With the appropriate sensors and software, you can choose to configure a system to do one or the other or a combination of both depending on priorities and budget. Each solution has its own set of features and allow the utility to see benefits right away.

Let's have a look at some of the benefits of implementing a touchless monitoring solution. Here are some numbers that highlight the benefits of substation monitoring.

  • We have seen utilities report that they have prevented up to 15 million in losses from potential transformer failures by implementing a monitoring strategy of their transformers and its subsystems, which identified early warning of an impending failure. This was a result of monitoring the high failure rate components such as bushings, cooling systems and load tap changers.
  • Utilities have also demonstrated that they can save up to 50% in planned maintenance costs by moving to condition based maintenance practices versus traditional time-based maintenance. With the correct implementation utilities can expect to reduce breakdowns by up to 20% by receiving real time health statuses on equipment. By having such a system in place, they can perform proactive maintenance before failures occur.
  • Customers have also reported a 50% reduction in travel expenses for routine maintenance inspections, as the new technology implementations can be automated with remote capabilities. With a proactive maintenance and repairs a utility can prevent millions of dollars in damages, and outages. All achievable by monitoring critical assets live 24/7 While installation costs can be a barrier of for many conventional sensors. When implementing a touchless monitoring solution, the sensors can be installed and up and running in as little as 30 minutes. With these touchless systems 100% of the site can be monitored and viewed remotely, day or night.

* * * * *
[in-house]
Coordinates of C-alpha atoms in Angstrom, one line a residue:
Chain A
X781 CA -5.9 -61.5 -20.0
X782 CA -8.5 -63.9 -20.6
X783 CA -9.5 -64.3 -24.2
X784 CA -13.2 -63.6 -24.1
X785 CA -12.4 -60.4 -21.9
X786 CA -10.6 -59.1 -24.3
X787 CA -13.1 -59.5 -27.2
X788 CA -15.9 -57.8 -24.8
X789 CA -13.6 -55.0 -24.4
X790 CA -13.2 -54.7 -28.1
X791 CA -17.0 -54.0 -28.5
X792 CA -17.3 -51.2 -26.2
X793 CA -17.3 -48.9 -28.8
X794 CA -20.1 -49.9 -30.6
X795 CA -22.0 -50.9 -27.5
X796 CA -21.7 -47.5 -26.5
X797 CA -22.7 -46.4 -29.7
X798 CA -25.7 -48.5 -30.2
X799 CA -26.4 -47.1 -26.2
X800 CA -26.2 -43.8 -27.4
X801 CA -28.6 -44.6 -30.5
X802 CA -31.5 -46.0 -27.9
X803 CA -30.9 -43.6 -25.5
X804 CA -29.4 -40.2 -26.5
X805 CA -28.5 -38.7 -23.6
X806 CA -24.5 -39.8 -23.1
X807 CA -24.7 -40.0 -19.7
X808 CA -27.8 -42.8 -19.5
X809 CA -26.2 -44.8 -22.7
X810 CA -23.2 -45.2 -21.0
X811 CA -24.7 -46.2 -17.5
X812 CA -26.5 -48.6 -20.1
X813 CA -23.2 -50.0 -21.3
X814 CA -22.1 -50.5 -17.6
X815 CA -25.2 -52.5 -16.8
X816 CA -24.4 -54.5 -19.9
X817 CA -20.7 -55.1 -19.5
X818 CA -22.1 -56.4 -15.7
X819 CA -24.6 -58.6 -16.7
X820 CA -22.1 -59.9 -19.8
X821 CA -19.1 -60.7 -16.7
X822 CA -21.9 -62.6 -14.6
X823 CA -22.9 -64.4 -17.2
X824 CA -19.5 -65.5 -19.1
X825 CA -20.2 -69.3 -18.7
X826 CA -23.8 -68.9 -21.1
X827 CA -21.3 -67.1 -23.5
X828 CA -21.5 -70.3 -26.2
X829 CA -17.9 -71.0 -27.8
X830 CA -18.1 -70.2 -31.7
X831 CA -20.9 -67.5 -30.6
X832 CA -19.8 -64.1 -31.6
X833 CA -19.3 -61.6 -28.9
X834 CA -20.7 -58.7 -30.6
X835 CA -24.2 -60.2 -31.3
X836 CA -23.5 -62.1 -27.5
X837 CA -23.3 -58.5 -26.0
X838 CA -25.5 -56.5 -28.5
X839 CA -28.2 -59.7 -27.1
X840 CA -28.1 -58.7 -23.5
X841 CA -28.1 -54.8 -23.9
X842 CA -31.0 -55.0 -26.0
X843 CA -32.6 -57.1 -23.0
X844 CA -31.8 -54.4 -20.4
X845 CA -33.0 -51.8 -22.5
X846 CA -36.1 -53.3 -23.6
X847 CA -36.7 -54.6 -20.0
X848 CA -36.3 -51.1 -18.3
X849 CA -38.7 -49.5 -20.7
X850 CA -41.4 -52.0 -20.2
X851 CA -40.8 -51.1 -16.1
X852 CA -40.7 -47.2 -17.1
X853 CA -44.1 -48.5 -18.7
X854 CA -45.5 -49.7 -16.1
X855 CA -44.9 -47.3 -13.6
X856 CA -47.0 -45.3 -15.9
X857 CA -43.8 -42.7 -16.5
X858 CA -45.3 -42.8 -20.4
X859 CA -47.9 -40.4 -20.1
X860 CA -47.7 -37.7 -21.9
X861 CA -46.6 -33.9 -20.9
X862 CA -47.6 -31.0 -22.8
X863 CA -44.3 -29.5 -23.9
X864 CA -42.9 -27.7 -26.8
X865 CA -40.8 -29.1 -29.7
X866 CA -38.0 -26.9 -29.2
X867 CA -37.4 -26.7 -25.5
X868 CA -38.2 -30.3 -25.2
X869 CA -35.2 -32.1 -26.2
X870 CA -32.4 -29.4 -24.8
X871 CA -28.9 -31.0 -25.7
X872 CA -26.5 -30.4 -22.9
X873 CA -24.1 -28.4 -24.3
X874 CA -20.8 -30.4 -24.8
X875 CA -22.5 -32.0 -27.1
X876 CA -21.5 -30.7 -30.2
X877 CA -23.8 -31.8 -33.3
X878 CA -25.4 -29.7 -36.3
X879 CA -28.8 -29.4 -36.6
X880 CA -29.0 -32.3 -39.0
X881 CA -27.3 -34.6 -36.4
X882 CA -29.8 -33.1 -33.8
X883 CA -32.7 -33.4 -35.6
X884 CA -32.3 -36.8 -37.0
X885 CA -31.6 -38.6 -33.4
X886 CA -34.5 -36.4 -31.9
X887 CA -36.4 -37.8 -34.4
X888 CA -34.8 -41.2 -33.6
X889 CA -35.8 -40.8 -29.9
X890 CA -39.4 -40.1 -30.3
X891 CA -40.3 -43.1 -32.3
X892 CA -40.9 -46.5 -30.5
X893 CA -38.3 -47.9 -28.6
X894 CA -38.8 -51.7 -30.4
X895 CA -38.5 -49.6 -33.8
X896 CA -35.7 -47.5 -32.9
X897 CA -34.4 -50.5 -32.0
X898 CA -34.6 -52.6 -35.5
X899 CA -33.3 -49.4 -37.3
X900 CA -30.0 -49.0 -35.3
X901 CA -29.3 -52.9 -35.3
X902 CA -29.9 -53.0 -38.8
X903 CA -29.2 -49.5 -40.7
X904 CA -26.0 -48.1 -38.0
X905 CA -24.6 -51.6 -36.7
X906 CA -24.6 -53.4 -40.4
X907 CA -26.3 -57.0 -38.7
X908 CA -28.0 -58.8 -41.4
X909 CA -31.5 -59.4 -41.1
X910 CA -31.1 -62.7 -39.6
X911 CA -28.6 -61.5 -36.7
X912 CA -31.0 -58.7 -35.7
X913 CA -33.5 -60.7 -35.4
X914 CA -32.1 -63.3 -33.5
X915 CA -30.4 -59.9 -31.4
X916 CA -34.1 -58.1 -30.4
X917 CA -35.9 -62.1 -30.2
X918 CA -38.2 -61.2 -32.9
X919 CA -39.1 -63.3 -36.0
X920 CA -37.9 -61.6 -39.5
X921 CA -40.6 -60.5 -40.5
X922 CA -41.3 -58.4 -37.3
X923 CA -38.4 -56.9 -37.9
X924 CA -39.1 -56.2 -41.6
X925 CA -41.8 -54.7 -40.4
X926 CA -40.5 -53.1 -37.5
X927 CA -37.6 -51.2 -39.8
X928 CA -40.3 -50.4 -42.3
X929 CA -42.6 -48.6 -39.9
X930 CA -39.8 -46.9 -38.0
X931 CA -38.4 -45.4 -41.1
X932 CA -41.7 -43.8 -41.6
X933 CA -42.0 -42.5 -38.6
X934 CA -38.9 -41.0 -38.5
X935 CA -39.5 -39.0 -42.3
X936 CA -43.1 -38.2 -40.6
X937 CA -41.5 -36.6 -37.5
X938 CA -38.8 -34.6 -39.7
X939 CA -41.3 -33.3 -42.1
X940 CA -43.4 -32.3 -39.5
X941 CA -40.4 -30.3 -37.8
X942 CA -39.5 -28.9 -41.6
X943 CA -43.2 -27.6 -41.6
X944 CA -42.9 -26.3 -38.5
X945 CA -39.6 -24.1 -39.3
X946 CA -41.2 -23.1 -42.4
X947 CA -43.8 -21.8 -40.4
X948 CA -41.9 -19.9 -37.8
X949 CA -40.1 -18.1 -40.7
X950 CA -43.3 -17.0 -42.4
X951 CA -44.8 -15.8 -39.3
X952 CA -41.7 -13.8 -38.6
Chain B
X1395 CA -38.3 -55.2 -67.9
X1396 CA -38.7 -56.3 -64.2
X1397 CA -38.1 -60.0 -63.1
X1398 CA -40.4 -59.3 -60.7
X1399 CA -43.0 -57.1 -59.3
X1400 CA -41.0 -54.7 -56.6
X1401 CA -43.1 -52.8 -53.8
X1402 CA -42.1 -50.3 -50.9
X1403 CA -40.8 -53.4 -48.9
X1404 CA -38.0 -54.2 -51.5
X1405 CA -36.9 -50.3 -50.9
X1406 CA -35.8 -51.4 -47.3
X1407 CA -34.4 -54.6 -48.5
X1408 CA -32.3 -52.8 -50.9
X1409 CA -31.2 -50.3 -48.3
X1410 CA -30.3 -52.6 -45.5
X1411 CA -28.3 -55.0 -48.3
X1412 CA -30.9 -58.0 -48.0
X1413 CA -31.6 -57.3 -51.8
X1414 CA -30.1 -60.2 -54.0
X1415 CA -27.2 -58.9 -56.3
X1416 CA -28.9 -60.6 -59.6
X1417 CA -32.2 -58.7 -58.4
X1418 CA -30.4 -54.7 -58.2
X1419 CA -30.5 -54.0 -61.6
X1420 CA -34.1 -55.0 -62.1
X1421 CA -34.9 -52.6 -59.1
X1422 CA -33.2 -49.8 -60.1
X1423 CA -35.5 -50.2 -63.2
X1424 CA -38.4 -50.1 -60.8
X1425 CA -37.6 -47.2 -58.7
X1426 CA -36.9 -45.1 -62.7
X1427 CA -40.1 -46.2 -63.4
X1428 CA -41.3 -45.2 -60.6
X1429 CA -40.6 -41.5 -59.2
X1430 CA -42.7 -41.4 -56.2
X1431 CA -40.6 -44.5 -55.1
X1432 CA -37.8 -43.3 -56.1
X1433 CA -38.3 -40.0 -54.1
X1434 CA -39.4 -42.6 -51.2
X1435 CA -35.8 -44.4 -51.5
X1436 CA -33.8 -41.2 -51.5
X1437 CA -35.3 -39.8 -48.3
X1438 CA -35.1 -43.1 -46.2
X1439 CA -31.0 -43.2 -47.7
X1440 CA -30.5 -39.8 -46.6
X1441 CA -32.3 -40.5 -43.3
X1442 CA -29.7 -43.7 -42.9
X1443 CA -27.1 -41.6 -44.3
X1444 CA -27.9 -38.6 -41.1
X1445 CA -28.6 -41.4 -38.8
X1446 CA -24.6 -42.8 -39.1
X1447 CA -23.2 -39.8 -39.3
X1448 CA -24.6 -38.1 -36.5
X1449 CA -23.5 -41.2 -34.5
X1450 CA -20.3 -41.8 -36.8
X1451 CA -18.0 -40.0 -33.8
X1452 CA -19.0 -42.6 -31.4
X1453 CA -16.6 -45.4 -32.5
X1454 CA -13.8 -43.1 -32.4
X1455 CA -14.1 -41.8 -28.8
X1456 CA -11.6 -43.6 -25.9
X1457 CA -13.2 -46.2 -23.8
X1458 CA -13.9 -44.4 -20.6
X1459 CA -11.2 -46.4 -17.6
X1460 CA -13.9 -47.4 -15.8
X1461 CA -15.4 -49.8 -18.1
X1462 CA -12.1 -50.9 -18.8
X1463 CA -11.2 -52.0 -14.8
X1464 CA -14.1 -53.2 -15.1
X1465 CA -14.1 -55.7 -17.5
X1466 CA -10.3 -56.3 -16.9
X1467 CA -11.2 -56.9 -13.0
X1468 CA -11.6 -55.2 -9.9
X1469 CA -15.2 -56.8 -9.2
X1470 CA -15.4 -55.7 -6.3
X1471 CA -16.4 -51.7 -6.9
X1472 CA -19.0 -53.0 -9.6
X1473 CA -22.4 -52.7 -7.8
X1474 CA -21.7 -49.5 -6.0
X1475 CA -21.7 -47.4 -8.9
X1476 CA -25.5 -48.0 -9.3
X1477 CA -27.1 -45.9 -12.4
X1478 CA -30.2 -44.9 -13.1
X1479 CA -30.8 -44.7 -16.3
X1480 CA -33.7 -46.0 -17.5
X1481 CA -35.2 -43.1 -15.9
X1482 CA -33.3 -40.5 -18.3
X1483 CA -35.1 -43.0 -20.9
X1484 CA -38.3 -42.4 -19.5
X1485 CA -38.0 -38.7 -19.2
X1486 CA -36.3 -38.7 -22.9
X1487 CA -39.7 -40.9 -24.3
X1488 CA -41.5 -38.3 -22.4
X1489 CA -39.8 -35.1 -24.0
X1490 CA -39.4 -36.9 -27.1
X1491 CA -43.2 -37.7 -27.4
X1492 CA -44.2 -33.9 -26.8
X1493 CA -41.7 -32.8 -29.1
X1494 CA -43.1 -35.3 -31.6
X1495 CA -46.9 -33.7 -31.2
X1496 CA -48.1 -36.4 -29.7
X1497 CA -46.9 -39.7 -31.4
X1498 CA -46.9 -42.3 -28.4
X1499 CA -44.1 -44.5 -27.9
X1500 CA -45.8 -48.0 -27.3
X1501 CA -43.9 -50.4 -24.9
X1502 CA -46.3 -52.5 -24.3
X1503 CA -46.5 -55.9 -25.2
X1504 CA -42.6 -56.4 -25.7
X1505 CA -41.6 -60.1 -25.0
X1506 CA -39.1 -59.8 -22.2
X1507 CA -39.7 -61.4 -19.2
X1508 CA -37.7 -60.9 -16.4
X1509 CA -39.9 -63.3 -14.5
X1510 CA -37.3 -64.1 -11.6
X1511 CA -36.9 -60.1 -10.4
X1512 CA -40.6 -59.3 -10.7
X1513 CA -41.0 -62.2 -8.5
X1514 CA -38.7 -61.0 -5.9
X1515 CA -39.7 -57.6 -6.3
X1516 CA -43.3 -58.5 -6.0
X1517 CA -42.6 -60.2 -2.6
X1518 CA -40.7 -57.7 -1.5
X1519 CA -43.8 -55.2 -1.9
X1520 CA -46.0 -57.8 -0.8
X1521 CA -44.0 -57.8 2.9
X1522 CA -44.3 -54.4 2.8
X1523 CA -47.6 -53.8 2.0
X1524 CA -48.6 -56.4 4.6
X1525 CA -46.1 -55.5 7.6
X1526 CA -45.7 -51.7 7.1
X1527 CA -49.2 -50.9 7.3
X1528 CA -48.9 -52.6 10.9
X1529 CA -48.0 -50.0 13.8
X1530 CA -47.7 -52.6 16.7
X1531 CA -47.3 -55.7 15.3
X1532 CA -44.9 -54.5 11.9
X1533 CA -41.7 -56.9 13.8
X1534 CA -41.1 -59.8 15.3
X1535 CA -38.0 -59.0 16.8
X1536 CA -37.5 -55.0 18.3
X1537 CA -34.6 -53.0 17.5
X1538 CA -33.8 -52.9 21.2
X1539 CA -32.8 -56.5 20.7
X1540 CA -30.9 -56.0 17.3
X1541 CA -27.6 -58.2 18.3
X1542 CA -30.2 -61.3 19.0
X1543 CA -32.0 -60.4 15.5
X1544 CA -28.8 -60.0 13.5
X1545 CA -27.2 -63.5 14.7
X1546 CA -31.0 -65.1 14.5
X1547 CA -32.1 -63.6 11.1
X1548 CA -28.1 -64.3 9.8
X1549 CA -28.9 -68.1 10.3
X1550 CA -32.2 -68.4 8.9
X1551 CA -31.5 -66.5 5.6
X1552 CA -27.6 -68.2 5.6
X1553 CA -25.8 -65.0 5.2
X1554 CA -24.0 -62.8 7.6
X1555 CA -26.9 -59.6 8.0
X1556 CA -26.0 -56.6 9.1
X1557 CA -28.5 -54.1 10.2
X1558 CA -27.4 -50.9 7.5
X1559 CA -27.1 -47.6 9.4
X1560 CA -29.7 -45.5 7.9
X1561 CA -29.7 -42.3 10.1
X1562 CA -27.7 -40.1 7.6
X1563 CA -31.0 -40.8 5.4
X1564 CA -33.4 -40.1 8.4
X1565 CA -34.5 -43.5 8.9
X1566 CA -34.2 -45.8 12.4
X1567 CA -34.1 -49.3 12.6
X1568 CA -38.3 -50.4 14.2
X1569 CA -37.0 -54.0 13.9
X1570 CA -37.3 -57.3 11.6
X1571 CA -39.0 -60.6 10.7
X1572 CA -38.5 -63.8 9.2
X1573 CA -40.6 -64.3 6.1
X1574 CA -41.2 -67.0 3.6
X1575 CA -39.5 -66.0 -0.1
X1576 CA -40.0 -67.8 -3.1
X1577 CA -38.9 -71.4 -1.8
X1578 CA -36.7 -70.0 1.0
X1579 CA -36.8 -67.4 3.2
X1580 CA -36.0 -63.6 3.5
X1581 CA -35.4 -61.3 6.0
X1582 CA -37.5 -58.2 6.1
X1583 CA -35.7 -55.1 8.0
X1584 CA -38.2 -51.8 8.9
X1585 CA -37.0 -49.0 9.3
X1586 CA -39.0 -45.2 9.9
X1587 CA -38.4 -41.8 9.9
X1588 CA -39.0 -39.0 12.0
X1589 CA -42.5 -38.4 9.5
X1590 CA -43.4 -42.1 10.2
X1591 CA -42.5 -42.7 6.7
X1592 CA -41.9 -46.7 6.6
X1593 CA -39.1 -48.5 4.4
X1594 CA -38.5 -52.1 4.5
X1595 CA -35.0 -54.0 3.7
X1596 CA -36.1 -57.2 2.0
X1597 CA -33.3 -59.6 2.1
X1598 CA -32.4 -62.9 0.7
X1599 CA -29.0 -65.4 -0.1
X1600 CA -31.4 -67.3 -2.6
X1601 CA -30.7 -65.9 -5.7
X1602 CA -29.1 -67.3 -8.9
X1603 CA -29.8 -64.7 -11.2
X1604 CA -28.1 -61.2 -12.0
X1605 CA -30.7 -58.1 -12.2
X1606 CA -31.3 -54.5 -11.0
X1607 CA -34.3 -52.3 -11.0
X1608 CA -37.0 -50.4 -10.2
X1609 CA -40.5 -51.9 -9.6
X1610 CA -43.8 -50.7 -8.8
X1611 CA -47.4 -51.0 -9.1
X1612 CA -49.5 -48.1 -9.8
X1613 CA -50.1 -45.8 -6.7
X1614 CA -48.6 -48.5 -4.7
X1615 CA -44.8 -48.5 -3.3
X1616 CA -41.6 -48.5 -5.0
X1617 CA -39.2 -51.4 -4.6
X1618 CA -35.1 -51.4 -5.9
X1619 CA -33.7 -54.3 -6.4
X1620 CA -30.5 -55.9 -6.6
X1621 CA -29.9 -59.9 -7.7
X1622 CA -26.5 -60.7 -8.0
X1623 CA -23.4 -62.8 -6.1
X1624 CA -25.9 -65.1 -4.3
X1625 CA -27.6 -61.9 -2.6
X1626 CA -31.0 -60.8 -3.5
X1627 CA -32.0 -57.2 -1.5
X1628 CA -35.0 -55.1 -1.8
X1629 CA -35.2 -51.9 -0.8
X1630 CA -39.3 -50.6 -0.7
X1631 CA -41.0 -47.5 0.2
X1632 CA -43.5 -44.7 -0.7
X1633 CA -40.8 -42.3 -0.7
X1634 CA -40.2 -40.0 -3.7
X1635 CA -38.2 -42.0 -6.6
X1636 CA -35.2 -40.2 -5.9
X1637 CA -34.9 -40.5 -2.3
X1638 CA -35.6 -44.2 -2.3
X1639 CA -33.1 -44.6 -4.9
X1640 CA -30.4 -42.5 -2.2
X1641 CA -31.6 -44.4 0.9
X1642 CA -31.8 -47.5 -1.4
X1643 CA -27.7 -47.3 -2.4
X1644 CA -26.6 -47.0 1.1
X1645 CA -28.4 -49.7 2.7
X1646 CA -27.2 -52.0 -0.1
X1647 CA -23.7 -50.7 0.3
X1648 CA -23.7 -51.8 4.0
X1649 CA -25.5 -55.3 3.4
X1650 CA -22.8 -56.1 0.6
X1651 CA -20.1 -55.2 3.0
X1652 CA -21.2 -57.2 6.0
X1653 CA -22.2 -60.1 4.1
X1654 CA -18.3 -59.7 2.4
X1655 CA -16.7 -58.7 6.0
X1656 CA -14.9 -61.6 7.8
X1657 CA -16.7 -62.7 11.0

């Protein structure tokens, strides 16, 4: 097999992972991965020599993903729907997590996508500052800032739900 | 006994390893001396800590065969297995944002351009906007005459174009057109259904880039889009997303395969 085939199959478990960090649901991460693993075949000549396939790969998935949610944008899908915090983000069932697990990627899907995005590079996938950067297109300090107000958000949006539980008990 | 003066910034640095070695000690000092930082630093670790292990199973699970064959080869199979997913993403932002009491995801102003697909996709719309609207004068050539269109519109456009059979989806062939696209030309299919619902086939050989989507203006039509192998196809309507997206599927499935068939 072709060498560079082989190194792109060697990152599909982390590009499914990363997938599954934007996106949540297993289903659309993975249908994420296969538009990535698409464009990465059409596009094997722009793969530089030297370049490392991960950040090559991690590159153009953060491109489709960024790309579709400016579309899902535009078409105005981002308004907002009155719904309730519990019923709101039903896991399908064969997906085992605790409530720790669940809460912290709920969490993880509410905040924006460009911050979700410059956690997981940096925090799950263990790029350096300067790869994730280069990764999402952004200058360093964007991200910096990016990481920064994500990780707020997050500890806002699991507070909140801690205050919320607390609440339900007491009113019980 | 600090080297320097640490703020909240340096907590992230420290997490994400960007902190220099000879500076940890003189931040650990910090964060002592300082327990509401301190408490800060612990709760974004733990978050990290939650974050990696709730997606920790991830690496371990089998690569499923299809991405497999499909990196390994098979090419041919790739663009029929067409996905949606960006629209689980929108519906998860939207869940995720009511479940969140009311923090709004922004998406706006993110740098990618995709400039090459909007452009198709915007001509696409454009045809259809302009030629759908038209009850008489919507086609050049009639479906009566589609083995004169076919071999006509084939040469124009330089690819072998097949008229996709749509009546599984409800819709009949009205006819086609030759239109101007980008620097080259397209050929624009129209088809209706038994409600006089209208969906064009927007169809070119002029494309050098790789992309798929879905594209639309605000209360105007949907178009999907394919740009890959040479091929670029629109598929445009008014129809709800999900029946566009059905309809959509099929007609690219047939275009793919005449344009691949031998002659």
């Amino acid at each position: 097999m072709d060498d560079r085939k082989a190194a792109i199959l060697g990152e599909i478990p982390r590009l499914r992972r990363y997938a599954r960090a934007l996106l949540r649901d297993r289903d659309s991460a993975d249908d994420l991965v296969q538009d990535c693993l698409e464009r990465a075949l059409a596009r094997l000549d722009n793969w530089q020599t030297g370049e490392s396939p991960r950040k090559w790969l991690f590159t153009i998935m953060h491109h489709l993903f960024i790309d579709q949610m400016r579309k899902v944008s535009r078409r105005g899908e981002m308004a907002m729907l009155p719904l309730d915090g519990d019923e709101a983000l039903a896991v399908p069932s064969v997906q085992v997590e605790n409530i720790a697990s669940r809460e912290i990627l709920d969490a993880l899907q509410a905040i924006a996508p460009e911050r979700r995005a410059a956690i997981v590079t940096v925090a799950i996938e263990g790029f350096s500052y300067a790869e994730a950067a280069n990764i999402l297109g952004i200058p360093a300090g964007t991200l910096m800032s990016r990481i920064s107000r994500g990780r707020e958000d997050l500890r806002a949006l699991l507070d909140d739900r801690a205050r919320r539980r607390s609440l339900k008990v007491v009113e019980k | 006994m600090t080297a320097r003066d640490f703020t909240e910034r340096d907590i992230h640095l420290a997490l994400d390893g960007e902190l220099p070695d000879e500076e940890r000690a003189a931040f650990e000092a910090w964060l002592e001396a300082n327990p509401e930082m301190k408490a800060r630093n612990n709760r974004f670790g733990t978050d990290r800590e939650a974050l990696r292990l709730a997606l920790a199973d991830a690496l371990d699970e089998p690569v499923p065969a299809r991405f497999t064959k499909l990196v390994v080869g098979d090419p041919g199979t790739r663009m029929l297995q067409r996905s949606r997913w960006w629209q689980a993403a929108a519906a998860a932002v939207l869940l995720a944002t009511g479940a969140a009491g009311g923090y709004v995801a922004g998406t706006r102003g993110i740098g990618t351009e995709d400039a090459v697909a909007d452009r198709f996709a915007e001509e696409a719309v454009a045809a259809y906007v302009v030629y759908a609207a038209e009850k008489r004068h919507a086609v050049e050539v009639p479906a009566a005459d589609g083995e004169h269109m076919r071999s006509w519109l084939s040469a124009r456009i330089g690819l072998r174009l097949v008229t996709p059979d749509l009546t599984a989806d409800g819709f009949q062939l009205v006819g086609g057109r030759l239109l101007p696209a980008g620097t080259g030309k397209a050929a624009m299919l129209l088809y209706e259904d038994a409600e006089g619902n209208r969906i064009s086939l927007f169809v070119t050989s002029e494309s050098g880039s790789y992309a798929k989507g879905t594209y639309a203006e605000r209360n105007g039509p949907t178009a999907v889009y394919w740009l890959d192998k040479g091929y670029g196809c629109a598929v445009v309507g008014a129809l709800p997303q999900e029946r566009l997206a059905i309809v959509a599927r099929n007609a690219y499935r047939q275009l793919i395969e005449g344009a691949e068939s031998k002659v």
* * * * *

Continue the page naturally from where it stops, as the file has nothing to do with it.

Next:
This presentation will cover a layered approach to physical security, the first being technology for event detection, the second for a threat response, and the third for ballistic protection.

These approaches can be applied together on their own depending on the requirements for the station, or the budget of the utility. In many cases, it is also depending on the location of the substation.

For example, an urban substation may or may not require monitoring outside the fence line, and it may be less target of a high-power ballistic attack. While the opposite may be true of a rural location. We will be more focused on the security in this presentation. But we'll highlight some of the asset monitoring aspects of such solutions as we go through it.

As we look at event detection, visual camera technology is typically used today. With Visual monitoring. All security aspects can be monitored at all times. Normally, fixed cameras monitor the fence line to detect any activity around the perimeter. Typically, you would work on a detailed site plan to help identify areas, you'd want the system to automatically detect activity. In some cases, we have found monitoring the outside of the fence is a better strategy to capture potential intruders before they approach the substation.